Another concern is that many subprime loans (as well as other consumer loans) are increasingly including a mandatory arbitration clause. Ostensibly, arbitration is less costly and time-consuming than going to court, but the arbitrators are not judges and the mortgage companies pay them. And while arbitrators are supposed to be neutral, “any arbitrator is mindful of the result that they don’t want to disappoint a company if they have a realistic hope of being hired again. It results in a subtle but very definite bias,” Wright said.

A federal anti-predatory lending law requires extra disclosure for loans that either exceed more than 8 percent of the prime rate on a first mortgage and more than 10 percent for a second mortgage, or loans where the points or fees amount to 10 percent of the loan amount. But these loans are more costly than many subprime loans.

Some states, like Massachusetts and Maine, have gone beyond that and have outlawed some of the questionable practices in more types of loans or in all loans. But New Hampshire decided to stick with the federal law because “there was no serious predatory lending problem in the state,” said Jim Demers, a lobbyist with the Mortgage Bankers and Brokers Association of New Hampshire.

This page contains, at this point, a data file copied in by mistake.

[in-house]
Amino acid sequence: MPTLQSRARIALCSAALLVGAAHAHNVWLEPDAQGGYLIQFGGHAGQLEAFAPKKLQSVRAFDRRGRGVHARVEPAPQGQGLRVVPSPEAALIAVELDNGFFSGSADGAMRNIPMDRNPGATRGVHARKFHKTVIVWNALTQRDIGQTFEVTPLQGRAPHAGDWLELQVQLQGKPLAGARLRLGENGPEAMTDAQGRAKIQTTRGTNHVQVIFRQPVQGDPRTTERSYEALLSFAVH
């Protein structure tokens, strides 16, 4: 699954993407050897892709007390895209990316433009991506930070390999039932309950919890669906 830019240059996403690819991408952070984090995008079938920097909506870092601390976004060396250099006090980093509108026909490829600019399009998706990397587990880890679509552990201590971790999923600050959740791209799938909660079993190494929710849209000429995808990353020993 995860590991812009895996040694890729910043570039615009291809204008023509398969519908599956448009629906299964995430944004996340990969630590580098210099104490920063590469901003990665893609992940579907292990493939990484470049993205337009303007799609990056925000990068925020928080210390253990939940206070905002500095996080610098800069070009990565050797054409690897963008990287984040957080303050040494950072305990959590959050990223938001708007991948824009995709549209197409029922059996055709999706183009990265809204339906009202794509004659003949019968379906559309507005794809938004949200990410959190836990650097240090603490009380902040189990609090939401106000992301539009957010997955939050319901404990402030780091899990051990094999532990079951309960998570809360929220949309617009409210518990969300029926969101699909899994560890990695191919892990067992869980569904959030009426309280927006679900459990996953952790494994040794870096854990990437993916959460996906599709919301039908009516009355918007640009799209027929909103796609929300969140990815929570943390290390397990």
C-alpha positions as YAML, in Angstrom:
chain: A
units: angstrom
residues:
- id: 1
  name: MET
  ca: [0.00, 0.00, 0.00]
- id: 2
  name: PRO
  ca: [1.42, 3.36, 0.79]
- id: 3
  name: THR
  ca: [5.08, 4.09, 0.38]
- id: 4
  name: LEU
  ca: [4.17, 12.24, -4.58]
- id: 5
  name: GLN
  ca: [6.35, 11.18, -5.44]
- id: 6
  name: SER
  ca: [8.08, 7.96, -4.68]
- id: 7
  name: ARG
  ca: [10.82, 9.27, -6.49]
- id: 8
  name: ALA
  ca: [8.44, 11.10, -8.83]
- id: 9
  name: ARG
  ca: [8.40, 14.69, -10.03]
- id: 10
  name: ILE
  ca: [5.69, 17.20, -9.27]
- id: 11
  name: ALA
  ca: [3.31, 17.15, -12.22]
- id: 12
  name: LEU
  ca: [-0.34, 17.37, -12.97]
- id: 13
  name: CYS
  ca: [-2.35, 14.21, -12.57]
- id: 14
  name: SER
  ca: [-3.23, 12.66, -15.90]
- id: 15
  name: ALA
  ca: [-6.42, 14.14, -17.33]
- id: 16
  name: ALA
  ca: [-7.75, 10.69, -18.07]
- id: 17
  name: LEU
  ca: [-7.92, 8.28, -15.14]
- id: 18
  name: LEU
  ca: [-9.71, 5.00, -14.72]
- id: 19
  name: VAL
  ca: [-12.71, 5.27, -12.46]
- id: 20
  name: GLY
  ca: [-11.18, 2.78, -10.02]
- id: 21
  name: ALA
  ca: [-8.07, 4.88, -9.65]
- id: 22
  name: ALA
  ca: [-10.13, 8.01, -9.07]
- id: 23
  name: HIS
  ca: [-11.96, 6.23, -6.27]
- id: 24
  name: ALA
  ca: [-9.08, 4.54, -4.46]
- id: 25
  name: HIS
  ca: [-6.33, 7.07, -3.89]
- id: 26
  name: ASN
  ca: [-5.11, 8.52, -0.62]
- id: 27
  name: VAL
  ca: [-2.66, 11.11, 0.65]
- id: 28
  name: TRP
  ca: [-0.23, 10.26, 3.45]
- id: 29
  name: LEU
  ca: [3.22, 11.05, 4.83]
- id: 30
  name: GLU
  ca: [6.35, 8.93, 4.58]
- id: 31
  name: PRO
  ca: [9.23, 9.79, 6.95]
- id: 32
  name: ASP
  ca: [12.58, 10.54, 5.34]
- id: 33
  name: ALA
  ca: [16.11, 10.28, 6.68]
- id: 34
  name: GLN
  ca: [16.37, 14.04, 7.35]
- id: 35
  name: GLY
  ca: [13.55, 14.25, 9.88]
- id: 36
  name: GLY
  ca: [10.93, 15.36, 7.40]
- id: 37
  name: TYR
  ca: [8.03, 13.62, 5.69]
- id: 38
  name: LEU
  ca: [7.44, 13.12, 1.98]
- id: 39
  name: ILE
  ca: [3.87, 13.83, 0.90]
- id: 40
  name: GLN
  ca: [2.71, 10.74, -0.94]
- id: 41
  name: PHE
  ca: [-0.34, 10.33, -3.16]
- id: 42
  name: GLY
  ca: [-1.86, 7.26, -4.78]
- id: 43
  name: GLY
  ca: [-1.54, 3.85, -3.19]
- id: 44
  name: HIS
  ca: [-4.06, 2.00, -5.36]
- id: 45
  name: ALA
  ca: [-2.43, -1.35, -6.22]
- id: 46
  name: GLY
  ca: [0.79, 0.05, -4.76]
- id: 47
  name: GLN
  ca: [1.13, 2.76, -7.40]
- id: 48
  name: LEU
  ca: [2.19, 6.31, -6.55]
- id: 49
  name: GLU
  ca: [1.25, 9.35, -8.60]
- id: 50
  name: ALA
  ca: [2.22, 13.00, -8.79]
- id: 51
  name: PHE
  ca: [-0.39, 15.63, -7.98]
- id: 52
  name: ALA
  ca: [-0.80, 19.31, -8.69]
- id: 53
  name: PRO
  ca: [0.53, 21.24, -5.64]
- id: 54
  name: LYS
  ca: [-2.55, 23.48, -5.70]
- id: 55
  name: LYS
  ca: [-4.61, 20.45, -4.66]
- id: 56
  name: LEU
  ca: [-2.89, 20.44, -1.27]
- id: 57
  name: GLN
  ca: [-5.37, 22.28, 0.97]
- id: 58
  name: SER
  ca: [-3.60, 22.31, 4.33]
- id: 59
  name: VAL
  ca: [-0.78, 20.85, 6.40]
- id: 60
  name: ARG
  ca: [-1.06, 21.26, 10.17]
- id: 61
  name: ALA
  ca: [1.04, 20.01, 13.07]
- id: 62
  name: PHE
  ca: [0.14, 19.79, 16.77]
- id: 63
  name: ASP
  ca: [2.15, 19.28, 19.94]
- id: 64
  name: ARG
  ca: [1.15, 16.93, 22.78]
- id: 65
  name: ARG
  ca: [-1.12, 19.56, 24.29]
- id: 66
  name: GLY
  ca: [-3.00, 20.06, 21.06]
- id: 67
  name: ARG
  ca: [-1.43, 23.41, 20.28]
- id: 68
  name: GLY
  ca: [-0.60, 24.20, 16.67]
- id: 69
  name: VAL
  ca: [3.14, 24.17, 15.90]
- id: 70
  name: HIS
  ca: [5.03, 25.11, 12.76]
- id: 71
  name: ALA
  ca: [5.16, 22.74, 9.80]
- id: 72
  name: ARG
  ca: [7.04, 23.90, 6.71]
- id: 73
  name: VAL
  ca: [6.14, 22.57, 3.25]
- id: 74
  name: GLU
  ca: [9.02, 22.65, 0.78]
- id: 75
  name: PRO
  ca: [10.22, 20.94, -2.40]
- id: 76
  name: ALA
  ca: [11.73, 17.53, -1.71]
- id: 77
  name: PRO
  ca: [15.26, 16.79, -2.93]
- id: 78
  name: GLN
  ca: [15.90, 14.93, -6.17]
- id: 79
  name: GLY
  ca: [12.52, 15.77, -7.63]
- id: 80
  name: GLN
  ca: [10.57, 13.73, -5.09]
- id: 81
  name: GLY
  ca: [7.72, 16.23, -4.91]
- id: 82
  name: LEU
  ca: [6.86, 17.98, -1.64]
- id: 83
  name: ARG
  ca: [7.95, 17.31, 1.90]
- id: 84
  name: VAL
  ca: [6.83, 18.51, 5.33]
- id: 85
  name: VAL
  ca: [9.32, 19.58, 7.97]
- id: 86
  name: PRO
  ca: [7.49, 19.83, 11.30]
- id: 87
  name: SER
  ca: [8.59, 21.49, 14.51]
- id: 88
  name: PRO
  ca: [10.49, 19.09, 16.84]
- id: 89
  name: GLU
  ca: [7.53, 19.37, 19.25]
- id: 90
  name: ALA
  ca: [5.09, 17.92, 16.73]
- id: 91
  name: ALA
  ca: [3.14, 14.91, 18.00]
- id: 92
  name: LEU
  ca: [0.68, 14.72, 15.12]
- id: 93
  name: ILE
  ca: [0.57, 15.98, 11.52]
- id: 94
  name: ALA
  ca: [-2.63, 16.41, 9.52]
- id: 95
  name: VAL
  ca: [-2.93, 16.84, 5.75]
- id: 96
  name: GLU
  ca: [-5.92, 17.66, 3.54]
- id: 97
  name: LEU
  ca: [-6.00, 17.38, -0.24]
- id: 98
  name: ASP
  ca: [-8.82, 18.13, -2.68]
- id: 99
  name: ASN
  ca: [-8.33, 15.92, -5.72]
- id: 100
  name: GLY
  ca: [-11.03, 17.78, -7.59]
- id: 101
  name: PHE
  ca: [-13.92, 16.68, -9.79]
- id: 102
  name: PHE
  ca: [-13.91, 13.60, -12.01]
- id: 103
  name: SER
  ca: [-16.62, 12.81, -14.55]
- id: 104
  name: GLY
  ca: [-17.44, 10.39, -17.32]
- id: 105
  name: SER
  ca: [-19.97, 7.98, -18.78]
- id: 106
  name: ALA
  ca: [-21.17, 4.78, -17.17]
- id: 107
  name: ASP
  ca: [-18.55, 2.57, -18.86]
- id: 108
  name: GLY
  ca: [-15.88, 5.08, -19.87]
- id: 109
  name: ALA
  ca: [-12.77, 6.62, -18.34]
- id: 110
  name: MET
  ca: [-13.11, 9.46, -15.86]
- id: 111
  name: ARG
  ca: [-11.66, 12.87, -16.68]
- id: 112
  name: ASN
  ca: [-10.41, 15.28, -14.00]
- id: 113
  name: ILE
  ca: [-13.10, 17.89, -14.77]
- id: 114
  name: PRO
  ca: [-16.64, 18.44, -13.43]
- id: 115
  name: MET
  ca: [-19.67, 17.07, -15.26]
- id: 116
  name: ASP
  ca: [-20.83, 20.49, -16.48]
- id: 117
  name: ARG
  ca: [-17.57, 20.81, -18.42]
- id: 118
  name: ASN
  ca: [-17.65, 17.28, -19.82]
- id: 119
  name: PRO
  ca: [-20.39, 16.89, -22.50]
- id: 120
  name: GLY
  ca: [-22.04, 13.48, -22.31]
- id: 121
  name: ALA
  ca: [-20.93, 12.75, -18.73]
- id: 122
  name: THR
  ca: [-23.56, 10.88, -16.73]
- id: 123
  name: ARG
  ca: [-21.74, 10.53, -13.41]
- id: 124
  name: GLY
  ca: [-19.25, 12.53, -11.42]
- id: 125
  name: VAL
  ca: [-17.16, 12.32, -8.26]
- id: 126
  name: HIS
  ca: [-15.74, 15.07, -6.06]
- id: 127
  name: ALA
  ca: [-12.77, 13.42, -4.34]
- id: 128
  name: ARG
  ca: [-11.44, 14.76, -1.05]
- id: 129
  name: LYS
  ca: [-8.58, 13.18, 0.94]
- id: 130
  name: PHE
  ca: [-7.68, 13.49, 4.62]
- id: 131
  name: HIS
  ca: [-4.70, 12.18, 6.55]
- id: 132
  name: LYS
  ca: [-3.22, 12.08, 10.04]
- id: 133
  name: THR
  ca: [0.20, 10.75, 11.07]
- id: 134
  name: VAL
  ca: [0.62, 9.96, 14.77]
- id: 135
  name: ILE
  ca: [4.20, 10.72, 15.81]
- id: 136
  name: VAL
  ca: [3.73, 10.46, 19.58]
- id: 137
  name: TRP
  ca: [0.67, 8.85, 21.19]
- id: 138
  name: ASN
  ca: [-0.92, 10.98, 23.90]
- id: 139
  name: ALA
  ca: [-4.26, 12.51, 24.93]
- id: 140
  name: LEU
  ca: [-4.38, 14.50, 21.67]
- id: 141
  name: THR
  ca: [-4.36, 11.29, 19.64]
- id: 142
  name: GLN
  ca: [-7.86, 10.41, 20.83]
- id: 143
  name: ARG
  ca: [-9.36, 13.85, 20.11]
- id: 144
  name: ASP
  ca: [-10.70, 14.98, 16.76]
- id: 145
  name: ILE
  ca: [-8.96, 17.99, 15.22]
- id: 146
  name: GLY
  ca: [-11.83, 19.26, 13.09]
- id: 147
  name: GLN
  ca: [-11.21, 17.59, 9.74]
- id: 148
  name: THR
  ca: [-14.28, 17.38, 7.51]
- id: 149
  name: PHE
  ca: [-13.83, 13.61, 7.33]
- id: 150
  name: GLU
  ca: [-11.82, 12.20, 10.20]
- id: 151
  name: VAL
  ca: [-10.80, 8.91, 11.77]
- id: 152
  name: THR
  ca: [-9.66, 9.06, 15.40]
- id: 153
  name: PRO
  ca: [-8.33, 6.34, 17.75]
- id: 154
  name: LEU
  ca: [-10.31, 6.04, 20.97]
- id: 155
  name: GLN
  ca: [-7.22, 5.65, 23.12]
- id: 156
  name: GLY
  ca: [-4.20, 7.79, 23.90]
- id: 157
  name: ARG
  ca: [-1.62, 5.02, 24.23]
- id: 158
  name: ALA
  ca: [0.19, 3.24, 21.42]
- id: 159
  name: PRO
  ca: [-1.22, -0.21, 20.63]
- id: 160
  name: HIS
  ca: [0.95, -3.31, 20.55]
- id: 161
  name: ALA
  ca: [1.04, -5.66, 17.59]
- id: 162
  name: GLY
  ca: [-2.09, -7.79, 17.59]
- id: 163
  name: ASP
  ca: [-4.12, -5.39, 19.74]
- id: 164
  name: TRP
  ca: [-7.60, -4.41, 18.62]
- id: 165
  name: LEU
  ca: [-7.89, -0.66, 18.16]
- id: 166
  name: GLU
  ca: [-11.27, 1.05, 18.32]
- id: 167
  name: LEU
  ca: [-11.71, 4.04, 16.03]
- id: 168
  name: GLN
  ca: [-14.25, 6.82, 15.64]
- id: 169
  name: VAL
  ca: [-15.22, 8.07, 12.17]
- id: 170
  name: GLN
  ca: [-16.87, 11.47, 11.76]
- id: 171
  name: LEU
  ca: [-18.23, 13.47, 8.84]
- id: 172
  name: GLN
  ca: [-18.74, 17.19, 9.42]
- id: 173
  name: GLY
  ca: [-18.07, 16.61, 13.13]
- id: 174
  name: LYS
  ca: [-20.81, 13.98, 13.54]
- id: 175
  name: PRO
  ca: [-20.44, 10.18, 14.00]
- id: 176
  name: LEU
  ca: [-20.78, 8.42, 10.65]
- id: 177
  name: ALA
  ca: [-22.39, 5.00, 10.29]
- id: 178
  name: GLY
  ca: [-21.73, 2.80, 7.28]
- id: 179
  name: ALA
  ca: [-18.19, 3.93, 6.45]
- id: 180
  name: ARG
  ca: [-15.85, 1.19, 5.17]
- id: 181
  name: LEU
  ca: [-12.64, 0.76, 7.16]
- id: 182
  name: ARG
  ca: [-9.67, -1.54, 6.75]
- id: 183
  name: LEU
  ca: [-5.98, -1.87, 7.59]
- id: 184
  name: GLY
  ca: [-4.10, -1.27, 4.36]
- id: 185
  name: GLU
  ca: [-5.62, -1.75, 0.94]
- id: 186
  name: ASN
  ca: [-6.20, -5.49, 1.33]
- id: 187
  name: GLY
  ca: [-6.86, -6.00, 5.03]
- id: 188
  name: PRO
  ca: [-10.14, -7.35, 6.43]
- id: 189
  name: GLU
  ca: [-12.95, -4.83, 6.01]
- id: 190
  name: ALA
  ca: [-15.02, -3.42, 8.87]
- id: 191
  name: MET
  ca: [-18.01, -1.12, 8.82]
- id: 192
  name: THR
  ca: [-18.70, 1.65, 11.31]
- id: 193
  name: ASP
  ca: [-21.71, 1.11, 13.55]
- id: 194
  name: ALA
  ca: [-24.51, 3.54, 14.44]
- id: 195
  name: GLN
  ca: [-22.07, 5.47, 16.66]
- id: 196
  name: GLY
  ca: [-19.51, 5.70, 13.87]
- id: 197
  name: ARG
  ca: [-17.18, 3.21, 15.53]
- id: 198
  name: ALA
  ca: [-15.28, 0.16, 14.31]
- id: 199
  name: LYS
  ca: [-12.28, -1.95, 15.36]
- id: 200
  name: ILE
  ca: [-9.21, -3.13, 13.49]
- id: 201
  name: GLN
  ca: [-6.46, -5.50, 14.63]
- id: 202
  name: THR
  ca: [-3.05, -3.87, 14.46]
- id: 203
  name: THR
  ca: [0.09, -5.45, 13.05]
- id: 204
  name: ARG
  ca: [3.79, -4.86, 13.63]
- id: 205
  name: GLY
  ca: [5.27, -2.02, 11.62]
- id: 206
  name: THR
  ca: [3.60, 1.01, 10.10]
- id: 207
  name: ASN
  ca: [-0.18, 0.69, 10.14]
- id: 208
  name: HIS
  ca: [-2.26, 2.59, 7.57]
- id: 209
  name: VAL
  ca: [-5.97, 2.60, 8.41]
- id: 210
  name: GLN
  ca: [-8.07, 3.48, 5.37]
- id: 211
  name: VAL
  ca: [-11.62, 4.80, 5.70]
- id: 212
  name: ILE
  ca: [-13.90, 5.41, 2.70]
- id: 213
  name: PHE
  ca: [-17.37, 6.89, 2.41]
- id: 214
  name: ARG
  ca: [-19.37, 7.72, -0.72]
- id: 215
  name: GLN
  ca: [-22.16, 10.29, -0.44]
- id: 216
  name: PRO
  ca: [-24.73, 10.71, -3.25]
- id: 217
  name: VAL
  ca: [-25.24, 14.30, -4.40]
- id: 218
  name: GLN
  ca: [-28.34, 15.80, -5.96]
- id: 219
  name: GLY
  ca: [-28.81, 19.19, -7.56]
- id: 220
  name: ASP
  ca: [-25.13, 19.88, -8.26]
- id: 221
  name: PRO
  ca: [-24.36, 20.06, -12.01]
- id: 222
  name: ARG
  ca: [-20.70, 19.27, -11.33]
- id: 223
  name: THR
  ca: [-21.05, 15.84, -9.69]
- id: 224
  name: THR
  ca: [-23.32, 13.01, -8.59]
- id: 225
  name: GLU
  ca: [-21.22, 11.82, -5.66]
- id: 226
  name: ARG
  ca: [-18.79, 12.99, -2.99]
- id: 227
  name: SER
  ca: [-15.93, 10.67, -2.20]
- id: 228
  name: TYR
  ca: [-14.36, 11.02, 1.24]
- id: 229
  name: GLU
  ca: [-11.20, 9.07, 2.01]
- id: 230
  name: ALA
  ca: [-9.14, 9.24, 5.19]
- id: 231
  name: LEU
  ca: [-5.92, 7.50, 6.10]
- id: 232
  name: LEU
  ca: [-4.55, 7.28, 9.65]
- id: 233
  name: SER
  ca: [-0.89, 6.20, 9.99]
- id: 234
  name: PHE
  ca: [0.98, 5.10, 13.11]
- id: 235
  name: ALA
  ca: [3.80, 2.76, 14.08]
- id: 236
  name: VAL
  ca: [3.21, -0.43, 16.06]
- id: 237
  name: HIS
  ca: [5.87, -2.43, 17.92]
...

Vail agrees, saying that many state laws are “so stringent that mortgage companies would stop making loans to those kinds of borrowers.”

Besides, he said, no matter what kind of safeguards are put in place, “if someone finds a way to commit a fraud, they do,” he said.

The same debate is taking place at the federal level. Congress is looking at a bill that would pre-empt state legislation. Lenders argue that they shouldn’t have to abide by 50 sets of rules. Opponents say that the federal government shouldn’t interfere with states trying to protect their citizens.

Meanwhile, it’s unclear how much of a problem predatory lending is in New Hampshire. The state Banking Department doesn’t keep records on how many high-cost loans are made in the state. The Federal Trade Commission does, but doesn’t release that information without a Freedom of Information request — a process that could take months.